There’s a certain lack of perspective here:
Is food made out of gold now? Because it’s starting to seem that way. Every time I go to my (extremely not fancy) local New York supermarket I am shocked at how expensive groceries have become. Prices seem to jump every month – in fact, food prices are up 3.5% compared with last spring, according to the US Department of Agriculture. While that might not sound extreme, it adds up. And it’s going to keep going. “People will have to get used to paying more for food,” a food distribution expert told Bloomberg recently. “It’s only going to get worse.”
I don’t know how much banks are making from the current food crisis, but I do know that, thanks to the coronavirus crisis, the 1% are richer than ever. Billionaires collectively gained $1.1tn in 2020; they are now nearly 40% richer than they were before the pandemic. While large swathes of the world don’t know how they are going to put food on the table, billionaires don’t seem to know what to do with all their cash. Jeff Bezos is reported to be buying a $500m superyacht; the boat is so big that it needs its own “support yacht”.
Do you think billionaires like Bezos ever stop and worry about the fact that gross inequality is inevitably going to lead to social unrest? Do you think they worry that, as food prices continue to rocket, people are going to get so hungry they’re going to think about eating the rich? Yes, of course they worry about this. Why else do you think the world’s richest men are so obsessed with going to space? The world has enough resources to nourish us all but for some people, there’s no such thing as enough.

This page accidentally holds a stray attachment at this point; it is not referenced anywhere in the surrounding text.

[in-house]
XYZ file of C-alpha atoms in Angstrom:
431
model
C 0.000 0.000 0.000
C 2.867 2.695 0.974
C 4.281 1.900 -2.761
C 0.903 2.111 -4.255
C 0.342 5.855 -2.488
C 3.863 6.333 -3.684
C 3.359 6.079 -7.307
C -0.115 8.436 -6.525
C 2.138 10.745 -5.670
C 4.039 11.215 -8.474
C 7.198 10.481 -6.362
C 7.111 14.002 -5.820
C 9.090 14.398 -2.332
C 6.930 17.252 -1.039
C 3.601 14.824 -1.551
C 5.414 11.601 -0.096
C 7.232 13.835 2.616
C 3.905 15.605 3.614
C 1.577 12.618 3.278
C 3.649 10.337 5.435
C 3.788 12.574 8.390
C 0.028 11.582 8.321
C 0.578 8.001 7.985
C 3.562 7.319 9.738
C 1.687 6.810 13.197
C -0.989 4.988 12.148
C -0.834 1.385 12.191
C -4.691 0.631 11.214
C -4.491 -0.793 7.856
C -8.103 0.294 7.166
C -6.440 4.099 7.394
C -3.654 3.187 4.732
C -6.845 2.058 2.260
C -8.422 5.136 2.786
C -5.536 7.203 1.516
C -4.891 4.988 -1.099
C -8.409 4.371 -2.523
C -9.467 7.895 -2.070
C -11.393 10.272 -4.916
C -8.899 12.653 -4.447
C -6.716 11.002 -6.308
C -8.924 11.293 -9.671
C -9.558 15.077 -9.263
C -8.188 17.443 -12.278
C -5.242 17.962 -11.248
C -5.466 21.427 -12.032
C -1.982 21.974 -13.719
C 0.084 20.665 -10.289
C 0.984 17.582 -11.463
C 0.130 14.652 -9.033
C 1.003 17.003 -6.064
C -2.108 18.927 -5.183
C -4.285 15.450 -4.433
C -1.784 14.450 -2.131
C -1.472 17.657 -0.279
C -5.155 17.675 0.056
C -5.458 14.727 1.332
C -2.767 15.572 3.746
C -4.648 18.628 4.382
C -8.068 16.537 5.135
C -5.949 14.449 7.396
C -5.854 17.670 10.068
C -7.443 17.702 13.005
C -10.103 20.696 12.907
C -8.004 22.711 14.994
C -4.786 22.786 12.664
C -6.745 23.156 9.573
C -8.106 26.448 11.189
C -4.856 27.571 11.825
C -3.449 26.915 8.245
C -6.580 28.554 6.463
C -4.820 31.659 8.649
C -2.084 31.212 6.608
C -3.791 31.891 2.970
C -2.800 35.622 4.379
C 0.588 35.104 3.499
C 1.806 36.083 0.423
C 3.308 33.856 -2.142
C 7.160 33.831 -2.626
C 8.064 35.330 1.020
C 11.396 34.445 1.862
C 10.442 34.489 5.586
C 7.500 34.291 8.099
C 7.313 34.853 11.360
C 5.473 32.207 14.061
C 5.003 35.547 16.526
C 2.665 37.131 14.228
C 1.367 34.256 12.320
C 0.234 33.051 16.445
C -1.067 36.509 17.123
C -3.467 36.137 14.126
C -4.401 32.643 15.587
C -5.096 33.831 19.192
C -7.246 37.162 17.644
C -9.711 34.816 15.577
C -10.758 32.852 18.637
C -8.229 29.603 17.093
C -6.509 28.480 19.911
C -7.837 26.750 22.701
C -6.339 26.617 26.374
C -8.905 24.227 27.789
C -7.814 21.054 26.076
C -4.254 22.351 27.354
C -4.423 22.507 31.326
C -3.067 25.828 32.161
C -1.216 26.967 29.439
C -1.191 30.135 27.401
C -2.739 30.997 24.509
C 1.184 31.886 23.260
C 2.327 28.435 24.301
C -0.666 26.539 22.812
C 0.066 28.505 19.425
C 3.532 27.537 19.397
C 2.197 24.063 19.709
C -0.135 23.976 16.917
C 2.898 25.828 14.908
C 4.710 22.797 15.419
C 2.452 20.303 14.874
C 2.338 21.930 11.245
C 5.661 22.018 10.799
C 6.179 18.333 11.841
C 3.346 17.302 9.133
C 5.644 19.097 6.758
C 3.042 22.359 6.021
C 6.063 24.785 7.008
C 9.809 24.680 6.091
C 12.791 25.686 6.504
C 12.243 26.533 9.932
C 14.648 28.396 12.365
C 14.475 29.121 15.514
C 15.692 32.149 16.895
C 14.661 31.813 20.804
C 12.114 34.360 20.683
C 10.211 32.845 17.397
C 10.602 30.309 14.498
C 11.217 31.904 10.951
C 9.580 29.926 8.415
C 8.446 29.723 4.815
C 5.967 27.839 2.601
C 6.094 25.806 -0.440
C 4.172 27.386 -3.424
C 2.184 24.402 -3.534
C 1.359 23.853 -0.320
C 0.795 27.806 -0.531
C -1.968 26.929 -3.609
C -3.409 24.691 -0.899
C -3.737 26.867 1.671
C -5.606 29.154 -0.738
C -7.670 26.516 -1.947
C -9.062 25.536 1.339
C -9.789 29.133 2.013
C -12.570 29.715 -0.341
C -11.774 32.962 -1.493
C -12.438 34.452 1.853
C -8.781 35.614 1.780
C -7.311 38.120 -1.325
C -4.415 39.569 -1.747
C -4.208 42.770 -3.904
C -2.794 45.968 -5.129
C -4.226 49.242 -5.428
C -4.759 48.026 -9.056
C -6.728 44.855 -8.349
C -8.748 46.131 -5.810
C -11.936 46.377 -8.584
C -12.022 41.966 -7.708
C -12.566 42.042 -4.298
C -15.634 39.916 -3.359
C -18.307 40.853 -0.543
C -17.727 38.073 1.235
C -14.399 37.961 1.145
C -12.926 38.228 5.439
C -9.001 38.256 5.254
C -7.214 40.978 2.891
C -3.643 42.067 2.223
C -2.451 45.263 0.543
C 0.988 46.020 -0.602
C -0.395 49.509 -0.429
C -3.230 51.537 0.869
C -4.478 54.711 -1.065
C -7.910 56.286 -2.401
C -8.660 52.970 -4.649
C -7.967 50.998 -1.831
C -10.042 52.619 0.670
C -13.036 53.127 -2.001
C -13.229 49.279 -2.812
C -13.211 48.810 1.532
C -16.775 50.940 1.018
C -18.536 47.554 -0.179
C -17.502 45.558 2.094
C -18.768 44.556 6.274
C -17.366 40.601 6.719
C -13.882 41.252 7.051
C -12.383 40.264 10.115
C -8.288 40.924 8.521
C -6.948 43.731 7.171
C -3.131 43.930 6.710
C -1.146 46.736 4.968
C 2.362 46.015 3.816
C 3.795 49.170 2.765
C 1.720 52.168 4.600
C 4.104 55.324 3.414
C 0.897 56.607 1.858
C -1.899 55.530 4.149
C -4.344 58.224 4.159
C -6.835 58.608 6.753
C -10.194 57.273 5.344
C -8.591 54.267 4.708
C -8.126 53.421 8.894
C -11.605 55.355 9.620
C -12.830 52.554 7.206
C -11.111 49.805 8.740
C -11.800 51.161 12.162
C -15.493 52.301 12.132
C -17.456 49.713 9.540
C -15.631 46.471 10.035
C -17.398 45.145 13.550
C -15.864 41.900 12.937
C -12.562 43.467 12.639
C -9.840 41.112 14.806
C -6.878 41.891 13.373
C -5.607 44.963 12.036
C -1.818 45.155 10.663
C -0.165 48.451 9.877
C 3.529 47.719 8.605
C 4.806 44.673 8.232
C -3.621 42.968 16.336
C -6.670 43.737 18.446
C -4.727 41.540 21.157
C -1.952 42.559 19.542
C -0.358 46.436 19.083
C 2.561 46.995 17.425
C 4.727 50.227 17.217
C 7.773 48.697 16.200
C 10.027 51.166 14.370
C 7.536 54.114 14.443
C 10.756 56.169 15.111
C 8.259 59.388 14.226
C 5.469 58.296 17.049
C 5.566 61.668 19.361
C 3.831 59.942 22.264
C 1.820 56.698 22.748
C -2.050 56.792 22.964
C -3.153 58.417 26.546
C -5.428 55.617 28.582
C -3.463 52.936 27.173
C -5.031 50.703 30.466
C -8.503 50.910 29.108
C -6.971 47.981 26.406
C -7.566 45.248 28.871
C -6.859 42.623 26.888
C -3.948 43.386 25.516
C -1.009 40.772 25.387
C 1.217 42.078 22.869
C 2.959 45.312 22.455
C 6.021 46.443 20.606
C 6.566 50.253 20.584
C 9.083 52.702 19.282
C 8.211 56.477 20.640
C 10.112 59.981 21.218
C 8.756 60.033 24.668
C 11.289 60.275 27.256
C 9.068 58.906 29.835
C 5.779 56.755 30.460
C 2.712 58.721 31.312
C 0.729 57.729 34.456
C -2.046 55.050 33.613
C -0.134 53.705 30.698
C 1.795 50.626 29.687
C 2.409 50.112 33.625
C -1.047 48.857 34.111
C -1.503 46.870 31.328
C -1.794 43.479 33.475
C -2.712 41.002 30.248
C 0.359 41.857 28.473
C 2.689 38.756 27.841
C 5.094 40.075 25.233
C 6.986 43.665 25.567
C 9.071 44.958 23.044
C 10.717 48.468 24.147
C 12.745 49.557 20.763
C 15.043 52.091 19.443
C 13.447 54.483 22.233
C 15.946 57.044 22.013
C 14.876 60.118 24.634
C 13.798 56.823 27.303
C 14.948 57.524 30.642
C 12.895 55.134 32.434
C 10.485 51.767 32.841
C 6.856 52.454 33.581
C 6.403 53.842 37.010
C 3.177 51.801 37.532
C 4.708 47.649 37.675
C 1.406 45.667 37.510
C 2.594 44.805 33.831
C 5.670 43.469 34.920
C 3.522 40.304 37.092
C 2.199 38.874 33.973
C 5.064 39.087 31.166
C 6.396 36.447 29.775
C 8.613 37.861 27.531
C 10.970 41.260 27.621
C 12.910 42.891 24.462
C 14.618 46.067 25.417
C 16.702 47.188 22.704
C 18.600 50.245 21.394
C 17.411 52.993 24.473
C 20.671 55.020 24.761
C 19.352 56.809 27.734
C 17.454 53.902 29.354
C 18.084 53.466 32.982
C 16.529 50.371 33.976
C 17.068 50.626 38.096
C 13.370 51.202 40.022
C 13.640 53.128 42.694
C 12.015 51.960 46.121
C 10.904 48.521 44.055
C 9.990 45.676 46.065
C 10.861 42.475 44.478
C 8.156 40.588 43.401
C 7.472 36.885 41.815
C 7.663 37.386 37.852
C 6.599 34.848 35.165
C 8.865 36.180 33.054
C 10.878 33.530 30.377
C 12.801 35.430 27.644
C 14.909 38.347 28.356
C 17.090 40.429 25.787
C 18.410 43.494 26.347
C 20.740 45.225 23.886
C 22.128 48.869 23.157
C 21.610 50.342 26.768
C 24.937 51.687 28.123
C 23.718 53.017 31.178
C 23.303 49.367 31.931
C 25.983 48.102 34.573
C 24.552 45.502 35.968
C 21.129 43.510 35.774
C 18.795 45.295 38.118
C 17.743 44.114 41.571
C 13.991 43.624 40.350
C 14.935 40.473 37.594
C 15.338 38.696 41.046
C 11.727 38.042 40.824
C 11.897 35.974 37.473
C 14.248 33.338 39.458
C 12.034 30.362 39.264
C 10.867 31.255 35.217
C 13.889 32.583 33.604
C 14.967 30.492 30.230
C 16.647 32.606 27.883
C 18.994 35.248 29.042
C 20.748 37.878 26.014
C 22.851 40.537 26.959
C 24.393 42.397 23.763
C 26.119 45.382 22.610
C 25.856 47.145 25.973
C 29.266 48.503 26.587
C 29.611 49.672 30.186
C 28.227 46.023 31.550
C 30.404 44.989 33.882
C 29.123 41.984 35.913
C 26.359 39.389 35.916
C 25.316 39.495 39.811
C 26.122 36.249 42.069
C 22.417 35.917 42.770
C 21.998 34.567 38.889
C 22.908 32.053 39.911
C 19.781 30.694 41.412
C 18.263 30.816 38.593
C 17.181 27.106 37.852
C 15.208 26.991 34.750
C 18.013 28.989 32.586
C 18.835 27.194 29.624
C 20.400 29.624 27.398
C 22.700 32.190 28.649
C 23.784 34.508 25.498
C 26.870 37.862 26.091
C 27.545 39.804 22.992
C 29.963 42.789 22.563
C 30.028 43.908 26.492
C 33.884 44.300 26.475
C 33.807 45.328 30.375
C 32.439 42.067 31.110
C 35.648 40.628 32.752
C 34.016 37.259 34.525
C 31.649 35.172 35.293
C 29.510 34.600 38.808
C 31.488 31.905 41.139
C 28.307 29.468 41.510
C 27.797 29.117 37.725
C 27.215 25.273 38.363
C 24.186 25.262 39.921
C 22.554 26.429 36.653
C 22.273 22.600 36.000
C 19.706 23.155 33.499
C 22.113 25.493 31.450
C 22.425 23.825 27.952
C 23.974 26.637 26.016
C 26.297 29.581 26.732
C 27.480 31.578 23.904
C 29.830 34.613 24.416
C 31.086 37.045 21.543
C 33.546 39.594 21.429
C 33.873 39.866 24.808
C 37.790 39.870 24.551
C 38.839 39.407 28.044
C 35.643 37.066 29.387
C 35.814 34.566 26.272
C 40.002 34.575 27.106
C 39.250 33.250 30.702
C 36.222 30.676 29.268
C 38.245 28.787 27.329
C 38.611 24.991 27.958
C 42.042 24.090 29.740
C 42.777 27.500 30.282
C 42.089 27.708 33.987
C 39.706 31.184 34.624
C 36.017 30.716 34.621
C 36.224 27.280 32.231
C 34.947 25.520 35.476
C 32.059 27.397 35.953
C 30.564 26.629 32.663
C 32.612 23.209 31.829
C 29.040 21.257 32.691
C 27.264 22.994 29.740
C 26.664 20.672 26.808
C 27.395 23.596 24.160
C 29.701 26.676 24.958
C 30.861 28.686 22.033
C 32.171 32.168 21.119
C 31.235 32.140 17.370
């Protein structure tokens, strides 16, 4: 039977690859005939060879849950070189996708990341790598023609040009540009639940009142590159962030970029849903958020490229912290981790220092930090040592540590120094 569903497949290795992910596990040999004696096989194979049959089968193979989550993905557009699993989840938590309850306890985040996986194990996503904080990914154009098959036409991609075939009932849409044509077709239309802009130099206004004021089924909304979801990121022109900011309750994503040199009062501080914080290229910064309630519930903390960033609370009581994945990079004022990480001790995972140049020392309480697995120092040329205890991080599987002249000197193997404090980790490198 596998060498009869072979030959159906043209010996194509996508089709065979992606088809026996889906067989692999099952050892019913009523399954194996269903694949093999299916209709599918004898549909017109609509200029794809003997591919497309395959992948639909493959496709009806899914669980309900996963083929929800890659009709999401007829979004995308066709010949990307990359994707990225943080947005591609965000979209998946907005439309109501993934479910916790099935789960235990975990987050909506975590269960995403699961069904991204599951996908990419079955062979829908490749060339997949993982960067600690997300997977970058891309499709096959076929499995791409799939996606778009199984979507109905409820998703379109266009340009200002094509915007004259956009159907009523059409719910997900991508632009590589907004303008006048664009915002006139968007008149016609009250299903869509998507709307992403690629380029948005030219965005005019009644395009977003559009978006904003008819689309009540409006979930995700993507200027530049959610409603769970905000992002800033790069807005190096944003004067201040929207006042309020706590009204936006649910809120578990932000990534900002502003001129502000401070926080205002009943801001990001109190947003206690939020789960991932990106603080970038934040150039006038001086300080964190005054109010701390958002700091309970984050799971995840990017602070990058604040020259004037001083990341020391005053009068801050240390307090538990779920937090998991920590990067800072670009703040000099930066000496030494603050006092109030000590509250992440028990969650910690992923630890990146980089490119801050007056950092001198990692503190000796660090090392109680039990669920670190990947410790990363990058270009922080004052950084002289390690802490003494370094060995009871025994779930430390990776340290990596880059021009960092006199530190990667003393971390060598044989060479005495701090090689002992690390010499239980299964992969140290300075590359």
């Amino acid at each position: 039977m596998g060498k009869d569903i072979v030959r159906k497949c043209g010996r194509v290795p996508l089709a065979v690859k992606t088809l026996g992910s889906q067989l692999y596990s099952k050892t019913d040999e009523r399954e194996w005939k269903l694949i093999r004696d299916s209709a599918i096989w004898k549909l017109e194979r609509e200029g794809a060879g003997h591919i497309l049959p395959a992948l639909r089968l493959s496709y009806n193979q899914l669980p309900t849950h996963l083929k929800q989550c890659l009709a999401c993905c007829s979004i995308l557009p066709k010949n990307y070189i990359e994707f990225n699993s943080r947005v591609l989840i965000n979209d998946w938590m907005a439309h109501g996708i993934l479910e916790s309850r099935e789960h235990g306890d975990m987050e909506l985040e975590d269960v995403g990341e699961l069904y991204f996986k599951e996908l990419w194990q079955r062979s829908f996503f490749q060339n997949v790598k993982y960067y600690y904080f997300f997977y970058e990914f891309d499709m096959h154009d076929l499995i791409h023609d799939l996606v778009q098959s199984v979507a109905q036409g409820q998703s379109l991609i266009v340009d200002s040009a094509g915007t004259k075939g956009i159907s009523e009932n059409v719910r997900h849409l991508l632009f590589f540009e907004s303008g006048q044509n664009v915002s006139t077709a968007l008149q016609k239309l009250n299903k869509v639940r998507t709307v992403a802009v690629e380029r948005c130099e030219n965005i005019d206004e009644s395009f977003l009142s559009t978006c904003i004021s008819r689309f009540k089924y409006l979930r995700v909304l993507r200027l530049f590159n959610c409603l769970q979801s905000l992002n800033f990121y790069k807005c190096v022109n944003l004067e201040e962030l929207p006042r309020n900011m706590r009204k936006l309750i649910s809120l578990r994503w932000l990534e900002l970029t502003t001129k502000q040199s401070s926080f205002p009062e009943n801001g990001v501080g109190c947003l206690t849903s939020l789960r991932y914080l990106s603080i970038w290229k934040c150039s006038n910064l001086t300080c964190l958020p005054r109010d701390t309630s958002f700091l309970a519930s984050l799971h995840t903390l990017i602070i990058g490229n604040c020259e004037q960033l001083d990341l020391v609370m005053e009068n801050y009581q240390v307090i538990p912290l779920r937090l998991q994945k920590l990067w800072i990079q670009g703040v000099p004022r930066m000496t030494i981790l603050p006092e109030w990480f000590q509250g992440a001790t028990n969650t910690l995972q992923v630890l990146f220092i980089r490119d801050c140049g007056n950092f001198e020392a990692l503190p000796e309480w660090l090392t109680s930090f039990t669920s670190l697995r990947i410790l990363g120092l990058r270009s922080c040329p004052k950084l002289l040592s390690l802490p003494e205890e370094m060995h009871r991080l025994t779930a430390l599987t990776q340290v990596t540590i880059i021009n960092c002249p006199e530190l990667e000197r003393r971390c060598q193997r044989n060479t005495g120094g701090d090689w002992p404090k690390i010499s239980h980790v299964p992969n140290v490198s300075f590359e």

The logistics chain that is Amazon, or Walmart, or even a Ralph’s, is one of the grand capitalist achievements in history. It used to be, in those heady days before the capitalists inserted themselves into the food supply system, that the working man spent 80% of income on food and rent. Sure, rent is a bit of a problem in certain places still. But food bills have fallen to perhaps 10% of household income.
We can check this too. Back in 1962 or so Mollie Orshansky noted that a poor family was spending about 30% or so of income on food. So, if we take a reasonable diet and triple it – roughly – then we’ve got a reasonable estimation of the poverty line. Sure, it was a back of the fag packet estimation and was meant to be used for a year or two while they all figured out something more sensible. But that is what the Official Poverty Line in the US is today, merely upgraded for inflation. And as general inflation has been significantly higher than food price inflation over those decades that average poor family, on the same inflation adjusted budget, is now spending 12 to 15%, not 30%, of their budget on food.
Supermarkets are the reason why. The people who own supermarkets charge a 1 or 2% margin on their activities. They get 2%, we get a 50% reduction in costs. It’s one of the great bargains of all time.
And this is what Guardian columnists complain about……